Explain IT value to skeptics

Scenario: Convincing C-Suite Peers
Dwayne Cable, Vice President and CIO, Joliet Junior College

In the last two years, there has been a lot of turnover in our top leadership, including the vice presidents of finance and academics, two significant figures in the world of higher education. A side effect of this is that the leadership has paid little attention to strategic planning at any level. Since coming to Joliet, one of my top priorities has been to solidify IT’s reputation for providing service and to establish trusted relationships with my peers. Our new CFO in particular is a challenge because of her history with IT in other organizations; she sees it as a tech shop. So I have focused on working with other VPs to demonstrate how IT helps solve problems, particularly for student-facing services, and adds value across the institution.

But it is difficult to build a long-term vision for technology’s role when we don’t have the backbone of enterprise strategic planning and the CFO lacks basic understanding of IT’s potential. Since IT is based upon process and planning, we should be able to serve as the driver for creating strategy and understanding, but we haven’t been able to get over the hump of that first win with the skeptics. How are others tackling this challenge? What are you doing to overcome this cultural divide?

Advice: Talk About Investment in Mission Value
Flavian Pinto, CIO and CFO, Community Living Toronto

I started in the financial world, but I saw the importance of technology and now I lead in both. Because of this, I know it is still not unusual to find CFOs who view IT as another element of operations and maintenance—something as straightforward as replacing furniture or a vehicle in the fleet—but I also know that any CFO worth his or her salt will be focused on investing to improve the organization. So that is how any CIO must approach this divide.

The relationships that Dwayne is establishing with the academic leaders at his institution, and the value that is he providing them, will be the key to succeeding at this effort. When a CFO doesn’t view IT as a strategic player, approaching from the mission perspective—in this case, academics and the students—is the best way to establish IT’s importance in a manner that the CFO will understand.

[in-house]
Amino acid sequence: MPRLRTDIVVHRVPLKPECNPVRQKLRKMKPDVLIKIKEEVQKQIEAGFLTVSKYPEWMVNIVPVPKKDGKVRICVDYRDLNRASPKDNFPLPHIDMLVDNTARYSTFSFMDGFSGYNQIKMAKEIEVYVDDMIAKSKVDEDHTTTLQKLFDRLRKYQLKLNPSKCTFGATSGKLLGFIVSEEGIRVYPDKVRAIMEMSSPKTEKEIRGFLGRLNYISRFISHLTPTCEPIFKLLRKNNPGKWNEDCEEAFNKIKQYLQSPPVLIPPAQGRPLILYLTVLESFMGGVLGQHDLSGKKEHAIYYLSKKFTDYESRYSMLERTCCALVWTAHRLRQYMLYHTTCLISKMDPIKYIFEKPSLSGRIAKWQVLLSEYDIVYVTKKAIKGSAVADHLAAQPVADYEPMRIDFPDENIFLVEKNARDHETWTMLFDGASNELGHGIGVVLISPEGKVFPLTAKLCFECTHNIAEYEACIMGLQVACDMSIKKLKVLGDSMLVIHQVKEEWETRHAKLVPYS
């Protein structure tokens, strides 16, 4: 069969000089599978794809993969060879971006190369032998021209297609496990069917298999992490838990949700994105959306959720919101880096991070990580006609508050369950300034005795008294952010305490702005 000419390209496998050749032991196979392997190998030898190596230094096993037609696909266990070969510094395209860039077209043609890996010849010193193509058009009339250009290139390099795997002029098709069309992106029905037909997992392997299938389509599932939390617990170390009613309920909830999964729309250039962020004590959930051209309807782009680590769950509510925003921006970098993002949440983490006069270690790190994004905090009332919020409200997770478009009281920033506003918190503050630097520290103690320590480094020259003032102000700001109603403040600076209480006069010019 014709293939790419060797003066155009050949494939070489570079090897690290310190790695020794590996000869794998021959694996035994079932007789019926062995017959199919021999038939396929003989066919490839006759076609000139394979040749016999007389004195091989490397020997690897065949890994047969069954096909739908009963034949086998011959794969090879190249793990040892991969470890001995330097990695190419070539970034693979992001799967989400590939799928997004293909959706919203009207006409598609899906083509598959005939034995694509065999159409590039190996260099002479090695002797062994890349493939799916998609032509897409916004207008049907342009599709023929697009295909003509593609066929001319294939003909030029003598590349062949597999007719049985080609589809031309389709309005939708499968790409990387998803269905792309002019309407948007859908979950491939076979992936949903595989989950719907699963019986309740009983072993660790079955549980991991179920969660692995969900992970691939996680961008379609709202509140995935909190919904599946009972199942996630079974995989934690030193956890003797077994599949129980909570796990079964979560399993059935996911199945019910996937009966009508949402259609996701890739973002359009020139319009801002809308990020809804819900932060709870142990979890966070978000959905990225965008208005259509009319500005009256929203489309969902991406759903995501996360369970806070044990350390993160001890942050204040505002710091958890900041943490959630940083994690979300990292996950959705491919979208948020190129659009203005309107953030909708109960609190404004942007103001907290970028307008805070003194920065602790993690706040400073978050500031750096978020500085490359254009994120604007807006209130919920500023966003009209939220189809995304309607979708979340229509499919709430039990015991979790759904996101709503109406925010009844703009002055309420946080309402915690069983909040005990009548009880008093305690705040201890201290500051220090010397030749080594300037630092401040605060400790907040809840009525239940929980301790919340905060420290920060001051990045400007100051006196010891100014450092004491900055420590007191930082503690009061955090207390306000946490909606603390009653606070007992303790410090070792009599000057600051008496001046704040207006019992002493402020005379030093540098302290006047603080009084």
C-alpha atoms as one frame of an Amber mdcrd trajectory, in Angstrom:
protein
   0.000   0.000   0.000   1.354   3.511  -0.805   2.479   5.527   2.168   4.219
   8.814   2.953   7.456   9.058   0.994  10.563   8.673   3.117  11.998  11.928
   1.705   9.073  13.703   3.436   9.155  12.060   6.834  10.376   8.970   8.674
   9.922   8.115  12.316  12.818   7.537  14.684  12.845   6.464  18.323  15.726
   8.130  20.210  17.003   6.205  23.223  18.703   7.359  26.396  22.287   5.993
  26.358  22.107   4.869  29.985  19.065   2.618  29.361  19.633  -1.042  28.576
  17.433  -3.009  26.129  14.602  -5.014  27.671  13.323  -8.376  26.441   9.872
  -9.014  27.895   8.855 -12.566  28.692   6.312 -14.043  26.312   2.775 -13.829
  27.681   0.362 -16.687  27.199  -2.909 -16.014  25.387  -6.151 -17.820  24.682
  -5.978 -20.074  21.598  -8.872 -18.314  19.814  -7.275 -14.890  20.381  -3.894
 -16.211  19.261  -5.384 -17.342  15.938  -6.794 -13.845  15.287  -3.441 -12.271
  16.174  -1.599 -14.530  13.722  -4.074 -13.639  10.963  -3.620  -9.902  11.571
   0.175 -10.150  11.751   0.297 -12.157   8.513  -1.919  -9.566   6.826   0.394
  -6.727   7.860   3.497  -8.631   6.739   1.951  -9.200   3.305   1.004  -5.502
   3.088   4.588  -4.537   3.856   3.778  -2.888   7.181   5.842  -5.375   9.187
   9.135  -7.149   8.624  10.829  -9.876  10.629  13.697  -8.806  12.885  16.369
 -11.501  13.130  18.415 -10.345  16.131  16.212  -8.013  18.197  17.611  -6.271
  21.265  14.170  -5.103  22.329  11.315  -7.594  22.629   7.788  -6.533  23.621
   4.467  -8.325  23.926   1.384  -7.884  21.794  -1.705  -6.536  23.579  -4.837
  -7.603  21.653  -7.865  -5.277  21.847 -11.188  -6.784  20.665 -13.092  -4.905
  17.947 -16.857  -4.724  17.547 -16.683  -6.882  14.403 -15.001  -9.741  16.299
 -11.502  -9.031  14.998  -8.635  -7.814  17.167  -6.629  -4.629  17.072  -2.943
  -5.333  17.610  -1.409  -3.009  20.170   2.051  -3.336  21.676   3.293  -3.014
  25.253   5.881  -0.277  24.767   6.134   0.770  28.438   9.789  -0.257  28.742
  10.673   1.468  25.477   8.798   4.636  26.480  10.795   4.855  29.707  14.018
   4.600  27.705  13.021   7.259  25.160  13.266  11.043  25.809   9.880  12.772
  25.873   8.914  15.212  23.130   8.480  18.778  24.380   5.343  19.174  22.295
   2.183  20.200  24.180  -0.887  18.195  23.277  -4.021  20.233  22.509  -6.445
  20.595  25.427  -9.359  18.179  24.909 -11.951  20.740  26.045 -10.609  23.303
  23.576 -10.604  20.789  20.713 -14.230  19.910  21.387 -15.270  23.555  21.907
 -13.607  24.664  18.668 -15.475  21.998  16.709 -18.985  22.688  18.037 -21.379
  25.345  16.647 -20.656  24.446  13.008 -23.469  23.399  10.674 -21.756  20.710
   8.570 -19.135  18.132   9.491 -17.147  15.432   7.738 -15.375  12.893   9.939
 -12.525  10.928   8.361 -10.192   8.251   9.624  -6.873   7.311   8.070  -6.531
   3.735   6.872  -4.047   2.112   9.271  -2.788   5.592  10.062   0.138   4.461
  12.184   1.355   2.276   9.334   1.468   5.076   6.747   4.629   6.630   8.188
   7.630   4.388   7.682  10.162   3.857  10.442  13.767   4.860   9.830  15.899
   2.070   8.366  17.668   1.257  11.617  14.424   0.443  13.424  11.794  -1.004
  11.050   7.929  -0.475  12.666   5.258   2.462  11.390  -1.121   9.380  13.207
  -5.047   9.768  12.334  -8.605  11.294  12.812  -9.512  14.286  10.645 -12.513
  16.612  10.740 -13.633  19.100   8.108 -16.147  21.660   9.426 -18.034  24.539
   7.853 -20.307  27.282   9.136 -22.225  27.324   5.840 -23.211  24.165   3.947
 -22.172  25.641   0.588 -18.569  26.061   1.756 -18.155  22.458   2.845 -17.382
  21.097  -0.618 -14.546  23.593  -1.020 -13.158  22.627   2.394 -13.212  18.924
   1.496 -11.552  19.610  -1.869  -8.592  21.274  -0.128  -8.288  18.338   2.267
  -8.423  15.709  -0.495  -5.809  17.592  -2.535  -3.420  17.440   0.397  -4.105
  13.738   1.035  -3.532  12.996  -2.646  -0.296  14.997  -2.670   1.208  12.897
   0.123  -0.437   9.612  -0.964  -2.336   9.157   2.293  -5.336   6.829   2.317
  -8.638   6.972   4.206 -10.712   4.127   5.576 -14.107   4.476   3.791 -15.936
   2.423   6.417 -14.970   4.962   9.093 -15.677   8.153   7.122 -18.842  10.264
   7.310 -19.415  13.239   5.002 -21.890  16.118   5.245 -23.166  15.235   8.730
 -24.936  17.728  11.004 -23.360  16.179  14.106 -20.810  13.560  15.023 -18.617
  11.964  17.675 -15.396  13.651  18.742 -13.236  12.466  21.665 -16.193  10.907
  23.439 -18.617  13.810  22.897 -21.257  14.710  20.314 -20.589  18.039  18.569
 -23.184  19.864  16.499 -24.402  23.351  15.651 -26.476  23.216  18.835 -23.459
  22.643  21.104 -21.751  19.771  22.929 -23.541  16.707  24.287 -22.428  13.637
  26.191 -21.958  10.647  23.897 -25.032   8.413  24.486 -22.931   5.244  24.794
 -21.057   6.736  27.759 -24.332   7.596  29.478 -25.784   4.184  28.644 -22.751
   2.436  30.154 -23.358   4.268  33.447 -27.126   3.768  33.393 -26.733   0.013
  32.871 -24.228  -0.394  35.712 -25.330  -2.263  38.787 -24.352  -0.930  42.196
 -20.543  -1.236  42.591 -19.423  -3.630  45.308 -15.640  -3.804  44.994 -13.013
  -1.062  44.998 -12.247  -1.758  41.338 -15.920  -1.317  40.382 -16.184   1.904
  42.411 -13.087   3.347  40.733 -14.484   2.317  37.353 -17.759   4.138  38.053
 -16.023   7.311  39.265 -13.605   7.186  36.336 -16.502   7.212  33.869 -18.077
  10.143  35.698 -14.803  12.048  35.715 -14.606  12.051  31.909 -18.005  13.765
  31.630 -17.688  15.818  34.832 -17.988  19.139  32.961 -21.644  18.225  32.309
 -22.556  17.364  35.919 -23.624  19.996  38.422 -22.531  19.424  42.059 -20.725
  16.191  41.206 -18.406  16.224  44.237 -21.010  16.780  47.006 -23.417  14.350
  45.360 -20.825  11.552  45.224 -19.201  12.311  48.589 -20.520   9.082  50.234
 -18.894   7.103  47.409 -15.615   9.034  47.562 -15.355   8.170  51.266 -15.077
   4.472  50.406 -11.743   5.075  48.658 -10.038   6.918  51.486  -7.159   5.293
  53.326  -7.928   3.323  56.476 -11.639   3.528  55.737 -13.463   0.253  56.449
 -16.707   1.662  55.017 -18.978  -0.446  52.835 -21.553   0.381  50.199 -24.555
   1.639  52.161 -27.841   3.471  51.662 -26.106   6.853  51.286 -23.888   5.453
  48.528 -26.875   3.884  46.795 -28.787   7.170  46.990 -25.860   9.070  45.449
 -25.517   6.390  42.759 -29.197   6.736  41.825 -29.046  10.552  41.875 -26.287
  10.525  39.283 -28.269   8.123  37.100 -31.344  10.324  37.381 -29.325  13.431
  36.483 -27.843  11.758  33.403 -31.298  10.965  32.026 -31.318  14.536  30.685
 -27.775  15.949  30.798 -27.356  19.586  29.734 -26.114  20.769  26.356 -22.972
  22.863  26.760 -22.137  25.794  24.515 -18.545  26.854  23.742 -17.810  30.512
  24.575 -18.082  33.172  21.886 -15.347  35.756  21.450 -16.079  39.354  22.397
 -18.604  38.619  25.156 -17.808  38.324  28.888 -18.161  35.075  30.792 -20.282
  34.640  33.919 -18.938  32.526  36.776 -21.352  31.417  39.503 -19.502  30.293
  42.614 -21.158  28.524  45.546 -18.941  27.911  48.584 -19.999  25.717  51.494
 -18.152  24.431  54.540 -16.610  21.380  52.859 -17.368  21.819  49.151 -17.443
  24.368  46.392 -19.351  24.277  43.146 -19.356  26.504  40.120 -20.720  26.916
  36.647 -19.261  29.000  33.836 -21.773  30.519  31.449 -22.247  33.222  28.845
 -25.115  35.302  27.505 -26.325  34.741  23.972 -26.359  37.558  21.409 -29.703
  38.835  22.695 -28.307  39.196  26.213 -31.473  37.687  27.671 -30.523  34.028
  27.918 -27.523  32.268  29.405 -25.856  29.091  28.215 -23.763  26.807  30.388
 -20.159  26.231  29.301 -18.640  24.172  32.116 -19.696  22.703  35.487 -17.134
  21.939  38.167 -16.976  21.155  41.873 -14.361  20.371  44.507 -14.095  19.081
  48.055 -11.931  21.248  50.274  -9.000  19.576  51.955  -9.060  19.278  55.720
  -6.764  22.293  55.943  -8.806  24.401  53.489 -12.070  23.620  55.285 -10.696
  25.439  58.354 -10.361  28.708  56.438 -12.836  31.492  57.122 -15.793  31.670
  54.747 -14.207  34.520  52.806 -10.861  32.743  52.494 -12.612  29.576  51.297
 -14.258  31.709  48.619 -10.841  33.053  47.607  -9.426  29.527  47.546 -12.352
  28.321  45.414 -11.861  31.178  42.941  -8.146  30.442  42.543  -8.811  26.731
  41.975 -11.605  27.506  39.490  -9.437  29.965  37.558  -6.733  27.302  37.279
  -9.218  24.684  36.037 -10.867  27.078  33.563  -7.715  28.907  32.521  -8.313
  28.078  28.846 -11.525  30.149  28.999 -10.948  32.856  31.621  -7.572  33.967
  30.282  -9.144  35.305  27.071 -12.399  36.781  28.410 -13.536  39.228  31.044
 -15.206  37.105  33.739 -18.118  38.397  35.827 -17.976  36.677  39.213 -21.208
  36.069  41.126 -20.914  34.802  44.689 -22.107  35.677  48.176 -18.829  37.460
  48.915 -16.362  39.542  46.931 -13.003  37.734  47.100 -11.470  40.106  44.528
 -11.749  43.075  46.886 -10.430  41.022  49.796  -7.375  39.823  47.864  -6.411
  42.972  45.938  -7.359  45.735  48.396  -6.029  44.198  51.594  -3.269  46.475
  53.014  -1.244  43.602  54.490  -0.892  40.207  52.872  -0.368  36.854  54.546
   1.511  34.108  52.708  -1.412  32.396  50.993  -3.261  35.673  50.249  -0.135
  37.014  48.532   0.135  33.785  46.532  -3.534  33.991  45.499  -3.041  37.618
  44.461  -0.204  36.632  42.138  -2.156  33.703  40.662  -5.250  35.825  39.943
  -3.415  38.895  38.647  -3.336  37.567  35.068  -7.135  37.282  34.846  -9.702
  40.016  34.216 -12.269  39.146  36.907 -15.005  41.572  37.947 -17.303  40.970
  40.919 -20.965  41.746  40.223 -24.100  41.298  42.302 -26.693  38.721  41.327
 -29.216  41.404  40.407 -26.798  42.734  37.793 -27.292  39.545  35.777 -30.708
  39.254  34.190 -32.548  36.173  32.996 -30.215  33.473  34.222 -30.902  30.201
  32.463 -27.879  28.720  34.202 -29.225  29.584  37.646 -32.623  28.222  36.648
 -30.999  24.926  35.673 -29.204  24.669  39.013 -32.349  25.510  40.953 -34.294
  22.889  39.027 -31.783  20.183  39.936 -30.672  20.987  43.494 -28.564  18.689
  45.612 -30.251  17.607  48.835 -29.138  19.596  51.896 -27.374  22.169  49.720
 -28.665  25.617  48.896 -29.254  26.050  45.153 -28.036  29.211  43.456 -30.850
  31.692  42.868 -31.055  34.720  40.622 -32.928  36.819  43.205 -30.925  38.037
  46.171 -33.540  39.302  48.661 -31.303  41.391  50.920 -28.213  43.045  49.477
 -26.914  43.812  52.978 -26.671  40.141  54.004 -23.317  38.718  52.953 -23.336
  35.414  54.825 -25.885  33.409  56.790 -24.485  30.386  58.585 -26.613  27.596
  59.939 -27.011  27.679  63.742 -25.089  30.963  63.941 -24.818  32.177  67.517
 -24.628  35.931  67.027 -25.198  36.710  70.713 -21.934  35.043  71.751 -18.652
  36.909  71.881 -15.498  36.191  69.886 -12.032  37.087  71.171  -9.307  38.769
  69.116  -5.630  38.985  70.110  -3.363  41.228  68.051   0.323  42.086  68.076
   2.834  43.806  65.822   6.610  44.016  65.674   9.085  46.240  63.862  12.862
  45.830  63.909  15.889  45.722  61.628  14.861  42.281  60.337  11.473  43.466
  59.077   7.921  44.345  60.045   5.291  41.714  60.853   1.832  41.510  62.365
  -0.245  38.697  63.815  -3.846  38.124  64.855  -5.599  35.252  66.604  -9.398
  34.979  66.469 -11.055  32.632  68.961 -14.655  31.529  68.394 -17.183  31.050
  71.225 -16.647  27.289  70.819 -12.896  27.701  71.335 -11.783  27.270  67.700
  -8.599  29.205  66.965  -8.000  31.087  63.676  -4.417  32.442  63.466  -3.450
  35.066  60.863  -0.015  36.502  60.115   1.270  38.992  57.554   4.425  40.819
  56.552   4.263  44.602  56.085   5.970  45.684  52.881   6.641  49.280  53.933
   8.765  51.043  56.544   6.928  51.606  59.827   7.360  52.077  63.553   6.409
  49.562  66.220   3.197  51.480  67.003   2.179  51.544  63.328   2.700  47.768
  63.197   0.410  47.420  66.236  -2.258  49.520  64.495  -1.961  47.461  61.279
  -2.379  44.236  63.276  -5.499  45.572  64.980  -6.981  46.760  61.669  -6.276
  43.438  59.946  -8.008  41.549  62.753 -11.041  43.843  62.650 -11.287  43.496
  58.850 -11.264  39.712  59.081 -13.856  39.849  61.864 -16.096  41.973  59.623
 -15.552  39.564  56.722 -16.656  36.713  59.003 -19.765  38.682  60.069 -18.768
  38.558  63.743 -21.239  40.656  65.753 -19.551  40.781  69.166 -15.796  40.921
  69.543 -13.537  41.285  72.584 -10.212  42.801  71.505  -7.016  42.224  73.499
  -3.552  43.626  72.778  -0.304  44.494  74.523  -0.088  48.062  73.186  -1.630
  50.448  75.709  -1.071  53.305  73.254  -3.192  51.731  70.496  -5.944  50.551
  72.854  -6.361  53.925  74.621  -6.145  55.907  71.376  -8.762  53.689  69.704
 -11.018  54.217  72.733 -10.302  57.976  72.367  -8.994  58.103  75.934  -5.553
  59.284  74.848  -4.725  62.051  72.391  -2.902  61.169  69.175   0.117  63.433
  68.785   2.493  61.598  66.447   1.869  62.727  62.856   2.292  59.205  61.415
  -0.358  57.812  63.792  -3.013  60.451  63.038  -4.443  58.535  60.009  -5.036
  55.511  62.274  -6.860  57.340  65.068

Many in IT believe that CFOs are all about the numbers, and they are. But a good CFO cares about what the numbers represent to the future of the enterprise. In this kind of situation, the CIO needs to work with the other leaders to communicate what value IT has already delivered and what they still need from IT in order to provide world-class service. Those leaders are the people who then need to go to the CFO and explain their plans and how IT enables them.
Advice: Empower Others to Lead
Curtis Carver, Vice chancellor and CIO, University system of Georgia

To create a truly effective IT strategic plan, I established committees where my office guided the agenda, but the campus leaders were responsible for the actions and outcomes. Unlike Joliet, we do have a stable executive team and a systemwide strategic plan to work with in our planning. Whether you have that base or not, anyone can talk about aligning with mission and needs, but it’s only when people are personally involved in setting priorities that they understand what alignment means to them. This kind of people management is fundamental—without it, it doesn’t matter how clear the larger organization’s plans and priorities are, because the buy-in is missing.

Working with the stakeholders such as the vice presidents is the first step in creating these groups. You must clearly establish in their minds that you are there to help. The purpose of the committees for us, then, is to have a space for adult conversations. For IT to be used strategically, decisions can’t be made through a process of stakeholders throwing needs over a wall and IT putting the options on a dartboard and hoping the resources will be available for whatever gets hit that week. When leaders are brought into a room together—virtually or physically—you can have the conversations about priorities, the consequences of action or inaction, and funding. And because we in the central IT office are only setting the boundaries in which decisions must be made, it is easier to create expectations for and understanding of the mission-oriented issues and priorities.

Cable, Sita and Carver are all members of the CIO Executive Council, a global peer advisory service and professional association of more than 500 CIOs, founded by CIO’s publisher. To learn more, visit council.cio.com.

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